Sunday, 14 February 2016
MEANWHILE - Newcastle University 1st Year MFA Exhibition
Last night was the preview of the 1st Year Newcastle University MFA exhibition, MEANWHILE...
The exhibition is located in a number of the exhibition spaces within the Fine Art department of Newcastle University.
Each artist has contributed a number of works and a variety of media are used.
Hannah Cooper's manipulation of materials produces beautiful results. Threads of delicate melted glue hang from the ceiling of the Atrium. In the Long Gallery Hannah exhibits a couple of works made from creased paper (the description does not do it justice-watch out for photos in later posts), a paper sculpture with feathers pierced through, and a clay sculpture. There is a sensibility to the way that the materials are manipulated.
Similarly, Mehan Fernando's exquisite photorealist oil paintings are positioned carefully on the smooth surfaces of the pieces of wood, with the figures aligning with the natural wood grain or markings on the surface. It is hard to be disgusted by the deformed specimens that feature in the paintings because of the demonstration of immense skill in the way he paints. In the Tic Space Mehan has ventured into less familiar territory and installed a number of objects on the wall and a few clay sculptures that resemble spines.
A couple of Anna MacRae's small creatures are sneakily lurking in the Long Gallery and Tic Space, but her larger sculptures occupy the Project Space. In contrast to Mehan's highly controlled and precise oil paintings, Anna's work has a more immediate and experimental appearance. That said, the care, attention to detail and rigorous thought that goes into making the work is evident. The lighting plays a huge part in setting the dramatic scene for the monochrome forms made from materials such as cardboard, parcel tape, foil, latex and paint. The three components have a relationship with each other, taking on different characters.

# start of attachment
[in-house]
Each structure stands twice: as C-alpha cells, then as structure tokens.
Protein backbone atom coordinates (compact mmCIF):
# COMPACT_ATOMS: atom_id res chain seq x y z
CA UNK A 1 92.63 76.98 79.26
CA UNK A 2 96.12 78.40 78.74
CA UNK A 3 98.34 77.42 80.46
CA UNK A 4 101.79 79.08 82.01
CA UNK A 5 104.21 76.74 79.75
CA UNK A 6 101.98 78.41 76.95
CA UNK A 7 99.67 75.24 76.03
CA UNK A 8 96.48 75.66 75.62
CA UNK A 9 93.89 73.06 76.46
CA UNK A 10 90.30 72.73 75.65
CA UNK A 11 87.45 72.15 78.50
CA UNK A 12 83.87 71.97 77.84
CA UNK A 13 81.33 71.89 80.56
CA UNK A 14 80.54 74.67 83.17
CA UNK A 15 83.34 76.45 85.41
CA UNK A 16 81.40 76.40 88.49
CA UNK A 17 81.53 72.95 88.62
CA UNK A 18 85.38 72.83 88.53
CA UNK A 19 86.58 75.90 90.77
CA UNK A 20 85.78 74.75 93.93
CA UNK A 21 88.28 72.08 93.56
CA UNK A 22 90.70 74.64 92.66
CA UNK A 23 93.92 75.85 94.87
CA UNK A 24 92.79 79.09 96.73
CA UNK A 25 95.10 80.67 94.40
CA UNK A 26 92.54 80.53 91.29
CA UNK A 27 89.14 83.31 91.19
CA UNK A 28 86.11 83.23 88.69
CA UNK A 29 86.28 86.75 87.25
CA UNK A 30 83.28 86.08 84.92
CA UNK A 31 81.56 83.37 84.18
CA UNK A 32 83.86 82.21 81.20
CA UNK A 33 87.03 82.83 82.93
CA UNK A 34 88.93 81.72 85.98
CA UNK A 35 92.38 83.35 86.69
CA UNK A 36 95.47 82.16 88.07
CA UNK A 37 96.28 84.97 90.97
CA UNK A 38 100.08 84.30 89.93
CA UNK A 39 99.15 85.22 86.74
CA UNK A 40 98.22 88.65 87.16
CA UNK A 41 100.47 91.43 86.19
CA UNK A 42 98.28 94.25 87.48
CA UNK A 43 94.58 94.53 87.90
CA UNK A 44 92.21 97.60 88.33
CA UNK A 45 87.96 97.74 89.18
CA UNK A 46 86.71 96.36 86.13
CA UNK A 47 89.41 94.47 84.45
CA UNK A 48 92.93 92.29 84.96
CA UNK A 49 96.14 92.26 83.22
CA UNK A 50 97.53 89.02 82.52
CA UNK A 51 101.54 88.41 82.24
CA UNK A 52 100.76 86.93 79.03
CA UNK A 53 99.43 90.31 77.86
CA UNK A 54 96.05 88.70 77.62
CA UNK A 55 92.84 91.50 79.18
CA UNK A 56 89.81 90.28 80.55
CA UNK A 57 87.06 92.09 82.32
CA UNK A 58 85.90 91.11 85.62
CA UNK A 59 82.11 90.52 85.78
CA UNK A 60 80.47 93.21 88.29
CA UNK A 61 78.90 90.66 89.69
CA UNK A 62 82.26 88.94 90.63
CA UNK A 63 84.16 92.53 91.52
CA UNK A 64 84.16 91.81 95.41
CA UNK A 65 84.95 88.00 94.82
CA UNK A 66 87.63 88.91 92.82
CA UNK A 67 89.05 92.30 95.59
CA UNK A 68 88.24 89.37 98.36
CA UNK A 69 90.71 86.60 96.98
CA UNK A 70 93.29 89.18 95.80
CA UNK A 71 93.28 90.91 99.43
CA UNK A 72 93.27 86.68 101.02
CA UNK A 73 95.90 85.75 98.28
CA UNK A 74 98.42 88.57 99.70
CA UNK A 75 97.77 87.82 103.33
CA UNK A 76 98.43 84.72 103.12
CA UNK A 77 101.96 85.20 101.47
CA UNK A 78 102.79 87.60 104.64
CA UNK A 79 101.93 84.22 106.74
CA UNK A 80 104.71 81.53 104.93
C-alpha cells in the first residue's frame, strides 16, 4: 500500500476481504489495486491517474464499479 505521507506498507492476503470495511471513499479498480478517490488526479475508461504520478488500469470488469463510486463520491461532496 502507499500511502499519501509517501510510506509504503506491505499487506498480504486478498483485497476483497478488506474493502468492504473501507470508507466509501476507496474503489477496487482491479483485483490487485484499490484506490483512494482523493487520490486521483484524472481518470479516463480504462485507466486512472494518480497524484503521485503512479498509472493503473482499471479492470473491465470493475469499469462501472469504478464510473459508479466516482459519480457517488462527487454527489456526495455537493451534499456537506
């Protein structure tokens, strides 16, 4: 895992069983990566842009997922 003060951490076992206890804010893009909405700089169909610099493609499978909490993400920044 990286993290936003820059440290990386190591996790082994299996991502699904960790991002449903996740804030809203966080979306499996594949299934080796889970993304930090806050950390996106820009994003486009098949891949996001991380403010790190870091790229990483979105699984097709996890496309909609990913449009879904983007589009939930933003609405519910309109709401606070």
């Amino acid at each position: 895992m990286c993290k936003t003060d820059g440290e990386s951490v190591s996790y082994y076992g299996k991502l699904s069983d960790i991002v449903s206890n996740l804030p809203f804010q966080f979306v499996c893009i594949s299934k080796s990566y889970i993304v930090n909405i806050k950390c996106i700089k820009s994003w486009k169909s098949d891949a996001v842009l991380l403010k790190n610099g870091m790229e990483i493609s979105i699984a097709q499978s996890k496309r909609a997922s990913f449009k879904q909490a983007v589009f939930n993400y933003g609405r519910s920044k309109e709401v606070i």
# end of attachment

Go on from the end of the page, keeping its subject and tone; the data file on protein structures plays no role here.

Pipi Lovell-Smith exhibits a sound work in the Tic Space and has two flat screen monitors playing her work in the Long Gallery. One monitor shows a collaged stop motion animation in which the background scenery resembles a tourist attraction. The action comes from birds flying overhead, a tourist dancing and people taking photographs of the monument in the background. The other monitor has two screens, both showing the same couple in a rowing boat, but from different perspectives. The boat in one of the screens moves from left to right and the boat in the other screen enters the screen on the right and travels to the opposite corner of the screen. Something fascinating happens at the end; a kind of reversal.
James Joseph Lloyd has a projection in the Tic Space, a painting in the Long Gallery and a painting in the Atrium. I have been used to seeing the two paintings in close proximity to each other in the studio, so they are seen very differently when separated and exhibited in different rooms.
It is obvious that the group have worked together to curate the exhibition, and the negotiation of space has been carefully considered.